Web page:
“Extreme Outlaw King” got the biggest boost of all the vocals in the transition from OST to Arrange. Additional vocalists, a stronger vocal performance, and a much richer instrumentation follows this awesome jazz song. It’s actually less silly than other songs on the album. Sato did a great job with this arrangement. Then comes “AKUMA Galops,” which is, in my opinion, the weakest arrangement on the album. There is some variation from the OST here, but it’s not as much, and I was not as impressed with this song to begin with. But you can’t win ’em all, can you? It’s still a decent song though, and it helps to keep the album well-rounded.
Now it’s time to get sentimental. The slow song/ballad for the album is this two-parter. The first half, “Lonely Room,” features a non-lyrical vocal part that is simply beautiful. As we transition into “Whistle of Memory,” violin takes center stage. Orchestra bells join in, and the vocalist returns for the end of the song. Emulated composer? On this one, I think it’s almost purely Sato, but I would suggest that some of this sounds similar to work by Kenji Ito.
“Go, Mao!” has some silliness in it. The mute trumpet and the tango-style beat suggests as much. The vocal performance is theatrical (more about “theatrics” below), making for one memorable experience. I like this song quite a bit. We get another vocal track, the theme song for Maritsu Evil Academy, after this. This song remains short, only 2 and a half minutes long. When I hear this song, I think of a Japanese anime Hogwarts choir from the beginning of the third (or is it fourth?) Harry Potter film. Then, we get one final instrumental, “Great Glider.” The melody and instrumentation as an Asian ethnic feel to it, more Indian than Chinese. However, Sato also throws a ton of choir vocals behind it to add to the sense of awe and majesty. This is a battle theme as well, and though it may not “rock,” it certainly does impress.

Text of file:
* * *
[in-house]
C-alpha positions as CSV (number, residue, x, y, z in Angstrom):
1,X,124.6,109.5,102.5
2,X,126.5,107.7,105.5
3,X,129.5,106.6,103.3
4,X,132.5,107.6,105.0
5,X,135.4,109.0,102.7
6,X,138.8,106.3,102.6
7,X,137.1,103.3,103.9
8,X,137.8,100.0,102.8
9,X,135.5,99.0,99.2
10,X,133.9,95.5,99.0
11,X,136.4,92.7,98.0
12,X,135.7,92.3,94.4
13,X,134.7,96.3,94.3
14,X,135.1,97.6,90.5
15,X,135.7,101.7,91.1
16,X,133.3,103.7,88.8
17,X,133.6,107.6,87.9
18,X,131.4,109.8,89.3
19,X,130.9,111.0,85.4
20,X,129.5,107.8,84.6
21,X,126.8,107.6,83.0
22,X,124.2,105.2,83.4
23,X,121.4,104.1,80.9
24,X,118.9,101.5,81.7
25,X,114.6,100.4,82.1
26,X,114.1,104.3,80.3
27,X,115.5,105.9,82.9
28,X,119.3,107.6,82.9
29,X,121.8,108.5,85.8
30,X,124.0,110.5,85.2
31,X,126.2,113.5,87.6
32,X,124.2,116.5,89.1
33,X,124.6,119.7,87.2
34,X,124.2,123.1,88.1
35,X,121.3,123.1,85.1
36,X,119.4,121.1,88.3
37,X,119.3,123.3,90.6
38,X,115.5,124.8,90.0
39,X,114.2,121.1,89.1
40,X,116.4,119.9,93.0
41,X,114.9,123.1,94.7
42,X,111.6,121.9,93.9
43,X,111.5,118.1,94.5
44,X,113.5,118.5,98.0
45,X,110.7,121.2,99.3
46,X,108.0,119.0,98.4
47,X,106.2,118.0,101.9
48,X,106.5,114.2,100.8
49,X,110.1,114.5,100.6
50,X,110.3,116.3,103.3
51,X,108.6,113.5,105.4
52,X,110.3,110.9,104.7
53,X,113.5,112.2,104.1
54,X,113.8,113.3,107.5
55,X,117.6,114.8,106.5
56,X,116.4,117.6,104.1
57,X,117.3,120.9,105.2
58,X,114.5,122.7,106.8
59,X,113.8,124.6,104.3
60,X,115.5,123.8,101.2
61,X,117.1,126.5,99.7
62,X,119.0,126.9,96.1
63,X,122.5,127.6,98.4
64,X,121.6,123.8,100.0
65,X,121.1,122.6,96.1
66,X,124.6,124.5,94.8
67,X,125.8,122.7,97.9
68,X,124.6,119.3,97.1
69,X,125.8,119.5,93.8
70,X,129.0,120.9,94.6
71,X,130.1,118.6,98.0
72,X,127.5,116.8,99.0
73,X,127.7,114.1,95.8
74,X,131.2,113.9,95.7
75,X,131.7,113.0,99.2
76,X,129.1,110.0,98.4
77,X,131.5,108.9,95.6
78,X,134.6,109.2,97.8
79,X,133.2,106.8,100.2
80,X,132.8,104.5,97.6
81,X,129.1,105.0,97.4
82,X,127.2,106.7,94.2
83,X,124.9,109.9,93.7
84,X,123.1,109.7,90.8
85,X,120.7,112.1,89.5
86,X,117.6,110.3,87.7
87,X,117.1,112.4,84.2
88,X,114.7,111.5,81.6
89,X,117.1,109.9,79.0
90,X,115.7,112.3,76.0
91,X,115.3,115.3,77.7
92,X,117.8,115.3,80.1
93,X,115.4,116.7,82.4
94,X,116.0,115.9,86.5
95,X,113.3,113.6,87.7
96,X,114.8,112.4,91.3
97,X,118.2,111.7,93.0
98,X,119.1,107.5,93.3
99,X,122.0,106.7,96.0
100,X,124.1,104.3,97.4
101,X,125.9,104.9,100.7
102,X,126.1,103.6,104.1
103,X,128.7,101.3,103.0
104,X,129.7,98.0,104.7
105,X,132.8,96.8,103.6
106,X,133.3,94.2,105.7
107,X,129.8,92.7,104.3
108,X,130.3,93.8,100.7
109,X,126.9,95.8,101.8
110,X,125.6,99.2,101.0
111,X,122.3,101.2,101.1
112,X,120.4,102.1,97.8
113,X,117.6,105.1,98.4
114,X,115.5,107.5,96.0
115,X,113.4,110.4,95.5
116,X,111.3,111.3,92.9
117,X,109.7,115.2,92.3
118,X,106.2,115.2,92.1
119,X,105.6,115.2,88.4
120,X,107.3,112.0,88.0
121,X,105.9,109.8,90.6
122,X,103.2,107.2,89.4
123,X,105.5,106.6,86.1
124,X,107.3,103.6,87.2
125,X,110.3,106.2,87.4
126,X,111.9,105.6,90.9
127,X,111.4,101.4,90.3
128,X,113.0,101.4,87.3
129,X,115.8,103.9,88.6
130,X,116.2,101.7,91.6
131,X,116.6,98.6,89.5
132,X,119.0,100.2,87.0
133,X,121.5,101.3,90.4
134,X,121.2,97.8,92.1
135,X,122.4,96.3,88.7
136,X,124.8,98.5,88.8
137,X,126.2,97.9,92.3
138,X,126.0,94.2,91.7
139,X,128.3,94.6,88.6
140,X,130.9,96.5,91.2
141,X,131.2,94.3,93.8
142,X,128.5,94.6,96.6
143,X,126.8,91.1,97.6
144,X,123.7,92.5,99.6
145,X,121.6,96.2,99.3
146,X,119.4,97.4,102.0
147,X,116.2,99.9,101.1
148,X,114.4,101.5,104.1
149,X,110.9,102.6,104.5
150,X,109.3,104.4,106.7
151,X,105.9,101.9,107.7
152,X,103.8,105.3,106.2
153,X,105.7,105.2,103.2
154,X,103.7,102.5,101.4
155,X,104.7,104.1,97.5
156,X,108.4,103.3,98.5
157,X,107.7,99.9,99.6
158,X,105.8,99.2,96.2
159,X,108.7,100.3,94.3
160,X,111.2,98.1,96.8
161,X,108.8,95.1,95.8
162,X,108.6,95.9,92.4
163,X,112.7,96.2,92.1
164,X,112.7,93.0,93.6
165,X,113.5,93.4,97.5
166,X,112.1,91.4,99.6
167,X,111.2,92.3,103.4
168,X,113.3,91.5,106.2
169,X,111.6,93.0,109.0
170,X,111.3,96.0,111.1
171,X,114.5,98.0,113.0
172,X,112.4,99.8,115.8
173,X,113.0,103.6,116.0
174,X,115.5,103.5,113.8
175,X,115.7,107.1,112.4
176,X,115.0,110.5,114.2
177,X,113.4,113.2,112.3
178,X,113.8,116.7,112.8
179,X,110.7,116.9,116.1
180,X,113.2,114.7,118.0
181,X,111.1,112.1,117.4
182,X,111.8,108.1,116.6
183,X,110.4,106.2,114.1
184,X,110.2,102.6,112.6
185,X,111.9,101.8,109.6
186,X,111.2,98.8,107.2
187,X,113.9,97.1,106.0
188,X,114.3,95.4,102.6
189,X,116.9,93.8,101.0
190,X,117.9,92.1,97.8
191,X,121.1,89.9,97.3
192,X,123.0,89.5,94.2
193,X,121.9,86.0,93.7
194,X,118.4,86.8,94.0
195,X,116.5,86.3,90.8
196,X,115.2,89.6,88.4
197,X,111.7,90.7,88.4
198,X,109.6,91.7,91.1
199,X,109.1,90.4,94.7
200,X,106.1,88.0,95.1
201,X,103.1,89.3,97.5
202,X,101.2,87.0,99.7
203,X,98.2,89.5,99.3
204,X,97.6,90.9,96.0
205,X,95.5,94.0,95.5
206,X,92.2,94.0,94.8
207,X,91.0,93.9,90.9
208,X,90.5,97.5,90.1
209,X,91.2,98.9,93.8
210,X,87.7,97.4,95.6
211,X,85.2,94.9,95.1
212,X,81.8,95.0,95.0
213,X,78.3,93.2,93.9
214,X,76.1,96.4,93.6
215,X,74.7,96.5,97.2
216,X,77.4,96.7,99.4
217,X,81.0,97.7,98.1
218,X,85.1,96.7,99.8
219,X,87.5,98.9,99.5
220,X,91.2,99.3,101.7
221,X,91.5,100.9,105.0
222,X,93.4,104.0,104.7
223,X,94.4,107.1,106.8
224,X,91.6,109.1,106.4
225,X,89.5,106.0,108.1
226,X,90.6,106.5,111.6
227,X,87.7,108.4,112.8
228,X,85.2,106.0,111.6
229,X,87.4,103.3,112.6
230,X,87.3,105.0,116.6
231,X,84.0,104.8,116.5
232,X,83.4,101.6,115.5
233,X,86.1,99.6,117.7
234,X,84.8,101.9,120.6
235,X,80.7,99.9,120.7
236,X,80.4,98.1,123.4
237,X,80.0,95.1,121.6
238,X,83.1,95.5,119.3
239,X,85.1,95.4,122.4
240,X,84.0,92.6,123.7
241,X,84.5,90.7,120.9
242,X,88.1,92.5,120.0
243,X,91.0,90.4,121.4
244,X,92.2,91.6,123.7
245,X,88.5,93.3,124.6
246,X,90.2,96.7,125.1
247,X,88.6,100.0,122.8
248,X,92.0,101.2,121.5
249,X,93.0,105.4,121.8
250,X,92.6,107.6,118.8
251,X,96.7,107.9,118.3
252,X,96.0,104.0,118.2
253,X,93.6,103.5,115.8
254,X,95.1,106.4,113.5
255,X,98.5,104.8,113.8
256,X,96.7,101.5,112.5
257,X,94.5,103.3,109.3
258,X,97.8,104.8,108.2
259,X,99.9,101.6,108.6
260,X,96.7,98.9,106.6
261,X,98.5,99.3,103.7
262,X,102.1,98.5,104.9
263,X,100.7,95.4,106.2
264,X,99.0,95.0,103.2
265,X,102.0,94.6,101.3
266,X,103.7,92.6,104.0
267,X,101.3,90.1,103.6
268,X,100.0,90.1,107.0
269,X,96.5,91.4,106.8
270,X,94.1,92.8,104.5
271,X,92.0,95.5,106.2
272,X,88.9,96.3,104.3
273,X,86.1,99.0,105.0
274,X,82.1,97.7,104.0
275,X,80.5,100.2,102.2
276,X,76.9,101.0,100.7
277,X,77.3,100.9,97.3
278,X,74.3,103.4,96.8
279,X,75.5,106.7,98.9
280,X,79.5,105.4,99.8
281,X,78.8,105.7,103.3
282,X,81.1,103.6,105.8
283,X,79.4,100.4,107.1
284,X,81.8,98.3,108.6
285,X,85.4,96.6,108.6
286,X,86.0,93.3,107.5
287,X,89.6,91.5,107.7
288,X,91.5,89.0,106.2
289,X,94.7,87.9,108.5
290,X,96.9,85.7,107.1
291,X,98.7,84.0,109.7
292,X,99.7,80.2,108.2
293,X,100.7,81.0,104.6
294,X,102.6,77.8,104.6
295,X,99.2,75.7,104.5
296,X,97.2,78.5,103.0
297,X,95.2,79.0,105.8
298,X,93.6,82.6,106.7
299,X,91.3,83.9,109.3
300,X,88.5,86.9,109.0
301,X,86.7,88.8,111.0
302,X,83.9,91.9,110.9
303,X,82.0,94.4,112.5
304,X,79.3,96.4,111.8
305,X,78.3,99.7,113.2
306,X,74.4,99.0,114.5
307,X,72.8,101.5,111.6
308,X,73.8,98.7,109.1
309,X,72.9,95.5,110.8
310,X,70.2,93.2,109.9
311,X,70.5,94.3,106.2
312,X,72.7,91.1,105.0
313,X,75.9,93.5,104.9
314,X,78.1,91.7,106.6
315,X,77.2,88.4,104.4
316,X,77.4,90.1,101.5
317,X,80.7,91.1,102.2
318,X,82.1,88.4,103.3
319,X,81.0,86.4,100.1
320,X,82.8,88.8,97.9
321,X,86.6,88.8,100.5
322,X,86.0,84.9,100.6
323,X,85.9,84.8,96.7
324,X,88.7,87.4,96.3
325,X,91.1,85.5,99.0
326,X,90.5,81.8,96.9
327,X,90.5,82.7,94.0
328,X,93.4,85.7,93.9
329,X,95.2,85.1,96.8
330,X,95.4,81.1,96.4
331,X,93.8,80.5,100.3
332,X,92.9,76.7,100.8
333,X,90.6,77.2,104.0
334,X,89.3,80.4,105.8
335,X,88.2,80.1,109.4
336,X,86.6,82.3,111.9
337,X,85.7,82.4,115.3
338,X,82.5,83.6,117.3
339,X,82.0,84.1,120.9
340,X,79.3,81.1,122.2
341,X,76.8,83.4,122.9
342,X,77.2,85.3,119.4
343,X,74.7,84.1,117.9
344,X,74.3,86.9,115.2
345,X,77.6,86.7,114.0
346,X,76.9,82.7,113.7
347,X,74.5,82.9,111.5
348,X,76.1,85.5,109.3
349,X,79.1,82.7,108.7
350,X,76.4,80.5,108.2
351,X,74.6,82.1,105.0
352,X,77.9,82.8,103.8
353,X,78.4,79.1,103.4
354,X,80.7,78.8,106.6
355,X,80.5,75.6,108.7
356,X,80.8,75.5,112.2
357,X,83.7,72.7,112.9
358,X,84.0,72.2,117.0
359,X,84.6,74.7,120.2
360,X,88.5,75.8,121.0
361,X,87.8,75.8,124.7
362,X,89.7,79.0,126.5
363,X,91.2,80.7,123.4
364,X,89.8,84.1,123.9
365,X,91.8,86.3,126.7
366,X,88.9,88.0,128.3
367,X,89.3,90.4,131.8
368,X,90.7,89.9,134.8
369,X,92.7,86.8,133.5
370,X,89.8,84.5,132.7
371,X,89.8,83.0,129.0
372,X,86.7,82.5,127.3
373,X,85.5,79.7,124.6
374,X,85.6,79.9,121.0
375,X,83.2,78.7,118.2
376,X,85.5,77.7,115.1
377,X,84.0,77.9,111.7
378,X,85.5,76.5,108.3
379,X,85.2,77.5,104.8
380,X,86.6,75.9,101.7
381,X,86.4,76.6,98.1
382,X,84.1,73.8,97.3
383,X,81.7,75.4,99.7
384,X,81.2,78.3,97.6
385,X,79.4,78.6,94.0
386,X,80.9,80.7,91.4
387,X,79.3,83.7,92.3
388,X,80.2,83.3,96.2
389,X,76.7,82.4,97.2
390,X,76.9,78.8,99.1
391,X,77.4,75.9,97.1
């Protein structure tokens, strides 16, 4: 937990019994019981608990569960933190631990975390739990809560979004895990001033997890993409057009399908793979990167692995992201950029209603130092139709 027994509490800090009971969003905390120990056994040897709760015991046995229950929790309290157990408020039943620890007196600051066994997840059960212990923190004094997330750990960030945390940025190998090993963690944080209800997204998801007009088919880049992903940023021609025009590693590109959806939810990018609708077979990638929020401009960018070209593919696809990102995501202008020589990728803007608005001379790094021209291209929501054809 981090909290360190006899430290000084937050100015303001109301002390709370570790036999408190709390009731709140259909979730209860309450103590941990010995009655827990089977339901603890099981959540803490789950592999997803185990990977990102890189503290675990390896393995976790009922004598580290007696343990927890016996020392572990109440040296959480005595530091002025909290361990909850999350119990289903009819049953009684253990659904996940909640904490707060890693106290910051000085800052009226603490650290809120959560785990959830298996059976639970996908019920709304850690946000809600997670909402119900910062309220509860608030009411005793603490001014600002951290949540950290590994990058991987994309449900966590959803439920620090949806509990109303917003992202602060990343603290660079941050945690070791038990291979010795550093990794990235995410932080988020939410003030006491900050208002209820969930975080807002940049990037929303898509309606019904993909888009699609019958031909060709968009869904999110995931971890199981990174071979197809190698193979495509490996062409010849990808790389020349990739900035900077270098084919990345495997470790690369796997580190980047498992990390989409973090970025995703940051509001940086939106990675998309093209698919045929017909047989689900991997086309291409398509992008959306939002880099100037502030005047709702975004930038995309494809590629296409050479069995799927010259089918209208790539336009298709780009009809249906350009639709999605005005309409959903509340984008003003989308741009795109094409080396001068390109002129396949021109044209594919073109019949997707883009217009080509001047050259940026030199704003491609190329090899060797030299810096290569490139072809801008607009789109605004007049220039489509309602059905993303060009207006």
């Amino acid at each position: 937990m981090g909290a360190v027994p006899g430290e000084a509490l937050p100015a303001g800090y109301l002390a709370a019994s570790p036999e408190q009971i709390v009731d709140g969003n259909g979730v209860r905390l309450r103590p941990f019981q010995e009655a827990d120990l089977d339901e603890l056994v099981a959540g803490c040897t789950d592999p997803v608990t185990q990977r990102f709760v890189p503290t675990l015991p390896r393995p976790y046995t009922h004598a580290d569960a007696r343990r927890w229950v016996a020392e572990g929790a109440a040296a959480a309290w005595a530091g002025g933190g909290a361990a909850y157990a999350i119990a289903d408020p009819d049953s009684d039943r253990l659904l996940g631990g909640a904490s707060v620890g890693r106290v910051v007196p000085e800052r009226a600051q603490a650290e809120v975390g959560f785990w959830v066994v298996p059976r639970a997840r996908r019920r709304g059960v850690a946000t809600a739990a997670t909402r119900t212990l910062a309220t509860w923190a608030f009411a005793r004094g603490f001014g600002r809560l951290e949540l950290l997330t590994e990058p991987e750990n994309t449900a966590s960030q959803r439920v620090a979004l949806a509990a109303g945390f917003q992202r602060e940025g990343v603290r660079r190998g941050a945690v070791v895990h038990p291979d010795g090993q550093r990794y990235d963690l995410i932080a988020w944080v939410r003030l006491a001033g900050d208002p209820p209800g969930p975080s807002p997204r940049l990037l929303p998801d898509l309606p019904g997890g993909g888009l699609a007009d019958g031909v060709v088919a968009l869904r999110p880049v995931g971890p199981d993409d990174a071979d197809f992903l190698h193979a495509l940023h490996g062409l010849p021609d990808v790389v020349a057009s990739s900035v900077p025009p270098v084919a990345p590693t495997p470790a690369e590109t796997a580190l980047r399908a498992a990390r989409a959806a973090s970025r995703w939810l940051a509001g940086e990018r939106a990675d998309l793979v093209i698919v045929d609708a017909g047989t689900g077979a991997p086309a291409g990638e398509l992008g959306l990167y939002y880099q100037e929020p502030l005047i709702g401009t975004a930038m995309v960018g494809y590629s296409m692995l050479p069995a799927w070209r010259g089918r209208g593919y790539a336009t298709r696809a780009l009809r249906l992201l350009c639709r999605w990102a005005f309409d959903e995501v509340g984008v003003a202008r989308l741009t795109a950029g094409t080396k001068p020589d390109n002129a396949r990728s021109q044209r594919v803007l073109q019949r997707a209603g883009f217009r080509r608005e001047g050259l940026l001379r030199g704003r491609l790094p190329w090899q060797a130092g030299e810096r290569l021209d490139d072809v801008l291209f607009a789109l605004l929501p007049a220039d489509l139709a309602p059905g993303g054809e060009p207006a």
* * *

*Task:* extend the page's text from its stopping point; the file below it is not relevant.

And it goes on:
Finally, there’s the ending theme, “A Song For You.” Emulated composer: Kouhei Tanaka, specifically from Sakura Taisen. And, very specifically, from Sakura Taisen V’s “Downtown Heart.” Japanese Gospel? Yes, please! In a way, Disgaea has always taken a cue from the Sakura Taisen series, going for musical-theatre-style vocals. It doesn’t get much more fantastic and outlandish than this. I love this song, and I am so happy that Sato wrote it and it appears as an almost seven minute long track on the arrange album. The performance is absolutely stellar, and the melody is super-catchy.
Two years ago, I said that Sato would be hard pressed to top himself after the incredible Disgaea 2 arranged album. Has he topped it? I don’t think he has. But I think he has stayed on that same level of greatness, providing some different styles. Disgaea 2 had some more electronica to it (especially “Cyber Dance”), whereas on Disgaea 3, there’s nothing like that to be found. The instrumentation on Disgaea 3 is much more traditional, and much more real.
Whatever the case, I have to whole-heartedly recommend this album to you. It’s an instant classic.